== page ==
Diving in the Grevelingen is in a class of its own. Each year, thousands of scuba divers visit the area to view the unique plant and animal life under water. The still water means that clay and sand particles have sunk to the bottom, making the water very clear.
In May 2008, several diving locations at Schouwen-Duiveland were updated and improved. Landing stages were built that feature swimming ladders, public toilets and pedestrian steps over the dike. These new features have made diving in the area even more enjoyable.
In the Grevelingen, scuba divers must abide by various rules that are contained in the Grevelingen General Regulations.
In 2008, all large water areas in the Delta (Oosterschelde, Veerse Meer and Grevelingen) jointly published a diving brochure. Download the brochure here.
Also visit www.onderwatersport.org, the website of the Dutch Underwater Sports Union (Nederlandse Onderwatersportbond - NOB). Visitors can find information about diving in the Netherlands, particularly in Zeeland. Survey: http://deltatoerismenl.questionpro.com†
The website of the Anemoon foundation http://www.anemoon.org/anemoon/lokaties/moo offers you a helpful overview of the diving locations in the Grevelingen and what you can see there.
Itís early in the morning, and the day is supposed to be hot and sunny. I calmly descend into the water. It is not very clear, but visibility improves as I go deeper. The water temperature is quite pleasant. Once Iíve reached a depth of about seven metres, I turn on my torch and extend my arm to shine some light on the rocks. At ten metres under, I see that the rocks are covered with a fascinating array of vegetation: sponges, seaweed, sea anemones, a type of lichen and hydropolyps, theyíre all here.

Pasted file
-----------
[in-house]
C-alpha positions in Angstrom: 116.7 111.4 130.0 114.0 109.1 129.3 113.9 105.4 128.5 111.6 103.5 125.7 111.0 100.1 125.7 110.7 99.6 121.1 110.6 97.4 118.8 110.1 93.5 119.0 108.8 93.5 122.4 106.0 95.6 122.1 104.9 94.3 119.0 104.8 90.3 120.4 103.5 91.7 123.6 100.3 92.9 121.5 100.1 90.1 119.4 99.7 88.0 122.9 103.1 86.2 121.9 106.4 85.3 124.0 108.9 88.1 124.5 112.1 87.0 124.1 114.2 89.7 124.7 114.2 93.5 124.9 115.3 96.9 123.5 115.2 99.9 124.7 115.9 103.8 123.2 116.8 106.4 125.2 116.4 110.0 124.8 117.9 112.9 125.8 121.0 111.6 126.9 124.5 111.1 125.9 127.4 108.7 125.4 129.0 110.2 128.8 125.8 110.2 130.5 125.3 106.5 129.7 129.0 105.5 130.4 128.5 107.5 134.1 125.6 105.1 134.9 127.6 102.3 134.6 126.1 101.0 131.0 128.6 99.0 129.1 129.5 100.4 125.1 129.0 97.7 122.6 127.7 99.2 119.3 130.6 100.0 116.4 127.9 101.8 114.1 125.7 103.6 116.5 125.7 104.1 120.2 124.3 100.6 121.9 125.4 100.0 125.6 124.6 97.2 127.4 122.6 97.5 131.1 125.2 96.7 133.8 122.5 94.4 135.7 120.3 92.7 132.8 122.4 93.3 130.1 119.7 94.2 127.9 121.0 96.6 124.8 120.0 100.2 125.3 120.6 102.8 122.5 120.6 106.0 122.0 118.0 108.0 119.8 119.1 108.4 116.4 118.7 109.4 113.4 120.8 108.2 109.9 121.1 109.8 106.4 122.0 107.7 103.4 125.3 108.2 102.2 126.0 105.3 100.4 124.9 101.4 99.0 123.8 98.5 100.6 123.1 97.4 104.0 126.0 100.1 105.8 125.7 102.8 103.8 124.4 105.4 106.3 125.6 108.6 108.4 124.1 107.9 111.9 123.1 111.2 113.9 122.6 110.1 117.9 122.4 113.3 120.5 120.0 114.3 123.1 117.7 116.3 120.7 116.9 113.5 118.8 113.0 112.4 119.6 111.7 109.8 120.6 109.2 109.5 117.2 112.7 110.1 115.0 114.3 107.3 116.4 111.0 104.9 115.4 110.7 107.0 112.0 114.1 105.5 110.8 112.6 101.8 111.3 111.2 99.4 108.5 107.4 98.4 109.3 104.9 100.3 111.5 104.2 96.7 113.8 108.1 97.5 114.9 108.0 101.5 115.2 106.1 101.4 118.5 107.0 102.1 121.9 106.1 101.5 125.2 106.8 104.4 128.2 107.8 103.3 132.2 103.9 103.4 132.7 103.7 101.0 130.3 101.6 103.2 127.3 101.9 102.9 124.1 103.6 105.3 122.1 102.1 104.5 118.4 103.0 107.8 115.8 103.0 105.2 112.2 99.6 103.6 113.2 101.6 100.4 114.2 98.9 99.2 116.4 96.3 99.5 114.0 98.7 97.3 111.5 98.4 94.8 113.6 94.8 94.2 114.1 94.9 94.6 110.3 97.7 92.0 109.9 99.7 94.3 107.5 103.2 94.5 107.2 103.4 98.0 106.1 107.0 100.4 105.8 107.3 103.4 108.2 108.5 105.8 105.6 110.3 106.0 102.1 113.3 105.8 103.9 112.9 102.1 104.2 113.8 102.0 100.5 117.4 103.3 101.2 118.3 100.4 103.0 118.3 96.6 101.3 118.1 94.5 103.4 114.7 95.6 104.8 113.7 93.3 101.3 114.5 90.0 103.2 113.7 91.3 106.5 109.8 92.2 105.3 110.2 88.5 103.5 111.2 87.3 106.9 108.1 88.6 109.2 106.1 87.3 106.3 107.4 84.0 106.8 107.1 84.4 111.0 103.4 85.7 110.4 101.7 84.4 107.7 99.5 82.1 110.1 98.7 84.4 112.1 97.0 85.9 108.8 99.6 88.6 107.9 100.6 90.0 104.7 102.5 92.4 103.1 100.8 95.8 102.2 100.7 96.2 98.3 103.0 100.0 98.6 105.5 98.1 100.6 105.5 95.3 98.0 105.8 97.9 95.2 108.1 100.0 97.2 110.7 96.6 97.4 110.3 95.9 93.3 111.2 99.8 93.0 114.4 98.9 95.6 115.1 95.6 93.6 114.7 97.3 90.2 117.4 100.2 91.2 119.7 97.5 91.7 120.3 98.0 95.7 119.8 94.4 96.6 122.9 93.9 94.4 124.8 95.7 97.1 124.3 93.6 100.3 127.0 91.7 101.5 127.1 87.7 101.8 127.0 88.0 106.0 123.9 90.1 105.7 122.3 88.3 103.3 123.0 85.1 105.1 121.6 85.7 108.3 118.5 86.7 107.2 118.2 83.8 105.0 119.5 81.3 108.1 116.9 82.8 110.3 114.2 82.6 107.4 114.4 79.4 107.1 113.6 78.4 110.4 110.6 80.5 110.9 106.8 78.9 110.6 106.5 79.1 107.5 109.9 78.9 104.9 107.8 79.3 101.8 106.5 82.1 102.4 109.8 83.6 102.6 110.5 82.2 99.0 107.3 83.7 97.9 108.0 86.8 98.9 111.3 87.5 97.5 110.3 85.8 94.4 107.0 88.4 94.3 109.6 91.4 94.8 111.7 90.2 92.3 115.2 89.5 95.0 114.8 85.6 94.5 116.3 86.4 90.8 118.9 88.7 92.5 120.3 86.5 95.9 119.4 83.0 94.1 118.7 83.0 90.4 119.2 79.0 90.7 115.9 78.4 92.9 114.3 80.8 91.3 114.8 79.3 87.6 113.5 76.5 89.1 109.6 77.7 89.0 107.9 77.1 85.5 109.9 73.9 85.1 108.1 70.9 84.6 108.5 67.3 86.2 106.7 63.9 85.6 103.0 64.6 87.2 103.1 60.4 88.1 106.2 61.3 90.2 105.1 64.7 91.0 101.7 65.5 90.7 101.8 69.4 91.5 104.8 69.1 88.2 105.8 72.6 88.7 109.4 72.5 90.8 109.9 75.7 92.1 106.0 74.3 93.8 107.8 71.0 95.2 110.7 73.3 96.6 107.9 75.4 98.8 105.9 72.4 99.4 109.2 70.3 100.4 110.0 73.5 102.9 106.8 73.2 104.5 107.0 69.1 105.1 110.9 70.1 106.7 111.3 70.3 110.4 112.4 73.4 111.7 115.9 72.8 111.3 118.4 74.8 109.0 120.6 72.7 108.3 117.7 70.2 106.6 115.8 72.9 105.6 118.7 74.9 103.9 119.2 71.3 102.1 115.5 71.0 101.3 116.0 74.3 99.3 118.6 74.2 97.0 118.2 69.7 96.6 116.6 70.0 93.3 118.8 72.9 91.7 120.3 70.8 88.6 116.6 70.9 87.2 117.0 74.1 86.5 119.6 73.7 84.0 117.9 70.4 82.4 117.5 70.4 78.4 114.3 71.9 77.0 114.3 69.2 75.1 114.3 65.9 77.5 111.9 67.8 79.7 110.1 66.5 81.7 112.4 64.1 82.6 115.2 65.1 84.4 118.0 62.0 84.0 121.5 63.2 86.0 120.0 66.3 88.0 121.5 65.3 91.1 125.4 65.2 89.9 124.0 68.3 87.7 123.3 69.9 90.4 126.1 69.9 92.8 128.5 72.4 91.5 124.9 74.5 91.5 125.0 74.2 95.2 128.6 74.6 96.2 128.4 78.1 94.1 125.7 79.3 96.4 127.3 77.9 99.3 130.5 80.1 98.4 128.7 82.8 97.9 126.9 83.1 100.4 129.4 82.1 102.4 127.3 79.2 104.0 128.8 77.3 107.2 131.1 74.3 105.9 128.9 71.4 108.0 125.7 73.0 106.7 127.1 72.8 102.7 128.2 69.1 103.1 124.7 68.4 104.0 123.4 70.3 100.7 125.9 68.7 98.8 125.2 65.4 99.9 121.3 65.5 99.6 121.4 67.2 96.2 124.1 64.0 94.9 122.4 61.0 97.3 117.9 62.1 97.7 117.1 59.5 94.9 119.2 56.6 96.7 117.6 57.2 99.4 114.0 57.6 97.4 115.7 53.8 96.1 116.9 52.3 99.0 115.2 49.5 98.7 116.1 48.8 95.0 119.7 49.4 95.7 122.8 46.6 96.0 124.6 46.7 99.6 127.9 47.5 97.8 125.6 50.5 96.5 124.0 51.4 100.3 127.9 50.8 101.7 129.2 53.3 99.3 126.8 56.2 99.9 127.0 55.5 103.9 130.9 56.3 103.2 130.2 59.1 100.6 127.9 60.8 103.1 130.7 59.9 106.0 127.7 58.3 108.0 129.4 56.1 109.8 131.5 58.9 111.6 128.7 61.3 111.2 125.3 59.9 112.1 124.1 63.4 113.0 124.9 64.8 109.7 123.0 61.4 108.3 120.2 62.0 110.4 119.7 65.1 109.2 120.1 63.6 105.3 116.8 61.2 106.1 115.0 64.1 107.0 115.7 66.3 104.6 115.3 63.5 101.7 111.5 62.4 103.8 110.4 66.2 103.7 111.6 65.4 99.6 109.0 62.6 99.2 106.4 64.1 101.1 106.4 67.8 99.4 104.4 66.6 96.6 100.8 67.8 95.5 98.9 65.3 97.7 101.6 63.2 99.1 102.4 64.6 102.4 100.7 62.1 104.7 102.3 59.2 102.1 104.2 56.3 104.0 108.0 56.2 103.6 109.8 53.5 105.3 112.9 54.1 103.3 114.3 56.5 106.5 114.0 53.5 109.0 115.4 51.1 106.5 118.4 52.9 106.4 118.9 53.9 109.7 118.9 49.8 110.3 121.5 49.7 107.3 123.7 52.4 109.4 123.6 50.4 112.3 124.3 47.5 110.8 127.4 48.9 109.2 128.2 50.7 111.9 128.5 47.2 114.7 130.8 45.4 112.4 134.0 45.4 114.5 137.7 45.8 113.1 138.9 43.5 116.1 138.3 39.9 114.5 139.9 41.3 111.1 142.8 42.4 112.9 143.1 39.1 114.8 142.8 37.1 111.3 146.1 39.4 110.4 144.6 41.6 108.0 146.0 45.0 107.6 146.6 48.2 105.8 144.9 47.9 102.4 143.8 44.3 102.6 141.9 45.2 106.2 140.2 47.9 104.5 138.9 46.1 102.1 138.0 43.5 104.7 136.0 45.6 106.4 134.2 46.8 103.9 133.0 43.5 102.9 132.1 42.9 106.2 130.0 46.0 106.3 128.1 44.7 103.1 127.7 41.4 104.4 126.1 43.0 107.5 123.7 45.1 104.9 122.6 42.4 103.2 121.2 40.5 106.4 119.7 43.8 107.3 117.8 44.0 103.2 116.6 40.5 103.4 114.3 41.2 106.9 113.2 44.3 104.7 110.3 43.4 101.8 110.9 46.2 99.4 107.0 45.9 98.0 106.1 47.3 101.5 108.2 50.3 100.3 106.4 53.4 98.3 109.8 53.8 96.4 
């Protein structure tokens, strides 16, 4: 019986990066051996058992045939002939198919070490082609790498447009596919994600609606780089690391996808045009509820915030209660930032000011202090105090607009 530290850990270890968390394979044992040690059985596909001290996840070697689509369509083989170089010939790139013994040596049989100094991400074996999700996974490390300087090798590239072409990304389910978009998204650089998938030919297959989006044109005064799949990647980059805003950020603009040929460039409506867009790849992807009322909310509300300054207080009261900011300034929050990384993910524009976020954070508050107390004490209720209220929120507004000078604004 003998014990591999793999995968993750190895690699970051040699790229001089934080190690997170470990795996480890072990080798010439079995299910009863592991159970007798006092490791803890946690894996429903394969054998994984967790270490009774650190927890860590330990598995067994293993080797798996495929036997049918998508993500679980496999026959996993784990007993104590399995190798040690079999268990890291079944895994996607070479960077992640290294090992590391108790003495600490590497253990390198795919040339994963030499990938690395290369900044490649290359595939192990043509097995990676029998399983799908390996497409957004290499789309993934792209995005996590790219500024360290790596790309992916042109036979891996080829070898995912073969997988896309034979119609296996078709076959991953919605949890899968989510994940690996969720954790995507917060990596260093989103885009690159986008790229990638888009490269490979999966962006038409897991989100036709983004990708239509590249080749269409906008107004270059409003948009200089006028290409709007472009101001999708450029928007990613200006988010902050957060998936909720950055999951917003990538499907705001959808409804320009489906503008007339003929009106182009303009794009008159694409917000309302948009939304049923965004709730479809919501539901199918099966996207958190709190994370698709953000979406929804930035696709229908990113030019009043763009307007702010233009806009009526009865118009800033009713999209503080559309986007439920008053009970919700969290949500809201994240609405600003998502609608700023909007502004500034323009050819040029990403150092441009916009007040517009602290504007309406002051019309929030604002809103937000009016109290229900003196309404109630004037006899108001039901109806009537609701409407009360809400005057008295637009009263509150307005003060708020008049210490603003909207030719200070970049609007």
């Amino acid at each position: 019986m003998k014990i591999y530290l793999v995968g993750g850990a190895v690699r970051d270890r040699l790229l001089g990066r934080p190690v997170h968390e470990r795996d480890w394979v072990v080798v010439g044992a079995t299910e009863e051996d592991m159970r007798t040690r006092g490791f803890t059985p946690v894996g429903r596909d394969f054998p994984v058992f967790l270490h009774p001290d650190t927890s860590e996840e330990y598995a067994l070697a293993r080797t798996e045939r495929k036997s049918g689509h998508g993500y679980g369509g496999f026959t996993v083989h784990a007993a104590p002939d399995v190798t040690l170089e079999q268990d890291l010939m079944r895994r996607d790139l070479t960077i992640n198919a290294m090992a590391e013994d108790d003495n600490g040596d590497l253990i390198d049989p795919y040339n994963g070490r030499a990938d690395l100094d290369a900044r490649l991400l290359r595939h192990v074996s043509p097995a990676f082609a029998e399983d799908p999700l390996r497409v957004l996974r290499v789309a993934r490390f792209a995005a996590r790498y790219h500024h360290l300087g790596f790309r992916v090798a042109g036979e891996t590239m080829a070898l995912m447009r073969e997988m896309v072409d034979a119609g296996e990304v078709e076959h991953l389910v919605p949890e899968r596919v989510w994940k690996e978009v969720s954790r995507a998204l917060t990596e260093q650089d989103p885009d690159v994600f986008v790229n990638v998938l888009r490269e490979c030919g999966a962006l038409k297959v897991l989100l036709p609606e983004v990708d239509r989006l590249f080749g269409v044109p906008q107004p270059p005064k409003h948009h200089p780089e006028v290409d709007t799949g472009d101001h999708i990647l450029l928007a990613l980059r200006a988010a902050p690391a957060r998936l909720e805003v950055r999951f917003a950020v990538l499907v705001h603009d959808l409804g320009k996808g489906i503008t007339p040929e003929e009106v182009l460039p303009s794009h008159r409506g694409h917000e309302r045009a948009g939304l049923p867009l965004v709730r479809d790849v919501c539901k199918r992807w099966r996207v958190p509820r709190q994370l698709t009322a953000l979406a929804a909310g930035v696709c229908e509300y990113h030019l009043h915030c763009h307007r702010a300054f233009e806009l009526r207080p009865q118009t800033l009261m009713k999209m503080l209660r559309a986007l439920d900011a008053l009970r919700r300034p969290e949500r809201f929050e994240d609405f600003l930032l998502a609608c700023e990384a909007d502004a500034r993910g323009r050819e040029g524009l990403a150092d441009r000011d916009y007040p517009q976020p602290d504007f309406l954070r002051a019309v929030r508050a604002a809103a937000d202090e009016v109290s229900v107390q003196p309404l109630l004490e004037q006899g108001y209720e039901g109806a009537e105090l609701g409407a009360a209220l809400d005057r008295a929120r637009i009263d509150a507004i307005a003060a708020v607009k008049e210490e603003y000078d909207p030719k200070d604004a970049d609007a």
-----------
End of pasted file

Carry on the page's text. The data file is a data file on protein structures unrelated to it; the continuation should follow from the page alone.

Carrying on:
The first animal I see is a large shrimp, with a transparent body, blue and yellow stripes and two extended antennae. I donít understand how this animal works: itís alive but you can see right through it. A bit further on I see a lobster under a stone. When I shine the light on its head, it retreats to under the rock, but if I shine the torch on the ground in front of its resting place, it seems become curious about it and partly emerges from under the stone. I swim further and see two elysias on the edge of a stone. You can only see these sea slugs during a short period during the year. They certainly arenít the only animals here; the place is teeming with life. The creatures are well camouflaged and adapted to their environment. A butterfish glides smoothly under a rock and shows me the way to a fat eel that is hiding there, resting from a night of hunting. In a hole I see a whopper of a North Sea crab. I continue on my way and am surprised by the large number of gobies, green and black, in every size imaginable. One is sitting under an empty oyster shell with its head peeking out. I think the inside of the shell may be full of eggs. A flatfish less than ten centimetres long glides over the seabed. They are only actually visible when they move.